In the United States, when looking at race for pediatric population (0-19 years), there is Caucasian and Asian/Pacific Islander predominance. In the collection of data from CBTRUS and SEER, white race was reported in the majority of cases (more than 80%). [2] Yet, when comparing black population to white population for the years 2001 to 2013, blacks displayed a non-significant increase in incidence and in mortality risk.


The 5-year and 10-year survival rates among all patients are 73% and 64.7%, respectively. Patients aged 1–4 years have lower survival rates for each year post diagnosis relative to patients aged 5–9, 10–14, and 20+ years up to 5 years post diagnosis. Survival rates for males and females are similar up to 10 years post diagnosis. Black patients displayed slightly lower survival rates for each year post diagnosis compared to white patients. [2] Yet the reader needs to take into consideration that these survival numbers are from before the adjustment by molecular subtypes. When looking at the new classification (even before changing from 4 subtypes to 5), certain unsettled issues in epidemiology can become clearer. The group of infants < 1 year of age has a much poorer prognosis. In previous works it was described that the age group of children less than 4 years old are divided mainly to SHH (more than 50%) and group 3 (~40%). Whereas SHH pathway-driven tumors usually lead to a fair survival rate of 75% in 5 years for children below 3 years of age, group 3 for the same age group is having significantly worse survival rates. This accounts for the discrepancy between the old survival rates in CBTRUS of about 48% for children < 1 year old and 62% for children between 1 and 4 years of age, and the more positive picture that sometime can be seen in daily life. [5, 6]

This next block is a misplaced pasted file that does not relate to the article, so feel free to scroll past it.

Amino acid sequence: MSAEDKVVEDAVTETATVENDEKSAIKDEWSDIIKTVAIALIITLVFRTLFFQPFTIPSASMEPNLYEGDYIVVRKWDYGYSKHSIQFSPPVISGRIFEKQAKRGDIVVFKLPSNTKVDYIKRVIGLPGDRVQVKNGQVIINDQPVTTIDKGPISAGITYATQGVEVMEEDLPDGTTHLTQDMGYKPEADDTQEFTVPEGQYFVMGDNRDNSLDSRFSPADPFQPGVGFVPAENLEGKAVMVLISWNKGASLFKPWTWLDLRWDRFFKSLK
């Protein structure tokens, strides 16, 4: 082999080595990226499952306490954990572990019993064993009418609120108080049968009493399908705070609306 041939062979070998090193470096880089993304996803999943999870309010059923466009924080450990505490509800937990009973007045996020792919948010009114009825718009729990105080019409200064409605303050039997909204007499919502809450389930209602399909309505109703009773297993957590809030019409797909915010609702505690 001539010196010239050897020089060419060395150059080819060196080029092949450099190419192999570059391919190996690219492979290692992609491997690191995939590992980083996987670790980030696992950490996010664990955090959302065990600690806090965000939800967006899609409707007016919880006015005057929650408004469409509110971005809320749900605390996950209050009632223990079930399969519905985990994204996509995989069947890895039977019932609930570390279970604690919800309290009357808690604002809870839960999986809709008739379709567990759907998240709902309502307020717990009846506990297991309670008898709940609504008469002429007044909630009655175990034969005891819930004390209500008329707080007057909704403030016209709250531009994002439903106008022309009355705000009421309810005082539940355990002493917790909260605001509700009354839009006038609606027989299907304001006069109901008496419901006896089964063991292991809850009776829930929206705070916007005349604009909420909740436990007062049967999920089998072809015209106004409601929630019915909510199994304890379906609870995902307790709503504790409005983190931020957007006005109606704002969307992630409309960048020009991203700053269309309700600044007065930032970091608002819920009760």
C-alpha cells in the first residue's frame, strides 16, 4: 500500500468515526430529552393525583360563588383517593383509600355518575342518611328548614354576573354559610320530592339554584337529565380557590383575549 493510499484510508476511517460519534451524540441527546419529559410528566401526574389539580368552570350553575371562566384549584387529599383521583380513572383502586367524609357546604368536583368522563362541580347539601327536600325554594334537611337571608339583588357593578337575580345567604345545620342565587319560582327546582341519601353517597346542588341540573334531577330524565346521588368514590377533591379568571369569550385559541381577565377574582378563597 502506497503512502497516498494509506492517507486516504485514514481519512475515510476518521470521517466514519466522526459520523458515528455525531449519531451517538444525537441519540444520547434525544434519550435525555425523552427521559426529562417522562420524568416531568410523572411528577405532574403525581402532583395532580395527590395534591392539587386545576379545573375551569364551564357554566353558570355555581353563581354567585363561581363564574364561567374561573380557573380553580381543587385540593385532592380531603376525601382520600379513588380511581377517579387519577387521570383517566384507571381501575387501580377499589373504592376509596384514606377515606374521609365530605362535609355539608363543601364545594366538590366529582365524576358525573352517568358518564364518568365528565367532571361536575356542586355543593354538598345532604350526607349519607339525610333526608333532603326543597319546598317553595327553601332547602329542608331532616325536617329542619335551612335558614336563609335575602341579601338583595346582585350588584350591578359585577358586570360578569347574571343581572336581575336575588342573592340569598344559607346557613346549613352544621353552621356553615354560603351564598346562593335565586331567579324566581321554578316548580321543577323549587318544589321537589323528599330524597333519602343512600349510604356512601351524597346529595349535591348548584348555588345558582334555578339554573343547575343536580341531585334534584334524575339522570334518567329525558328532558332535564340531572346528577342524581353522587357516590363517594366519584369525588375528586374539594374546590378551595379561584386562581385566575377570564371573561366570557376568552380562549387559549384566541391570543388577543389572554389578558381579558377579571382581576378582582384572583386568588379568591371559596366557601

In terms of morbidity, there are a lot of potential causes and complications for the patient diagnosed with medulloblastoma:

  • Hydrocephalus: The most common complication is hydrocephalus due to compression of the normal cerebrospinal fluid (CSF) pathways. Although this is a common complication, only 10-50% of patients with preoperative hydrocephalus will need a long-term ventricular shunt. Some children can be treated with an endoscopic third ventriculostomy.
  • Cerebellar dysfunction: Tumor infiltration of the cerebellum usually is in the midline, leading to difficulties with ambulation and truncal ataxia. This is more common than signs attributable to the cerebellar hemisphere (eg, extremity dysmetria). Cerebellar mutism syndrome occurs in approximately one quarter of patients who underwent resection of medulloblastoma in the immediate postoperative period. Brainstem invasion of the tumor was the only risk factor identified as having a positive correlation with the development of cerebellar mutism. [7]
  • Leptomeningeal dissemination: One of the most feared complications of medulloblastoma is dissemination within the CSF. Medical and, less commonly, surgical therapy must be directed at controlling dissemination to cranial nerves and spinal cord and related structures. This dissemination of disease portends to a high-risk stratification.

International statistics

Incidence of medulloblastoma worldwide seems to approximate that in the United States.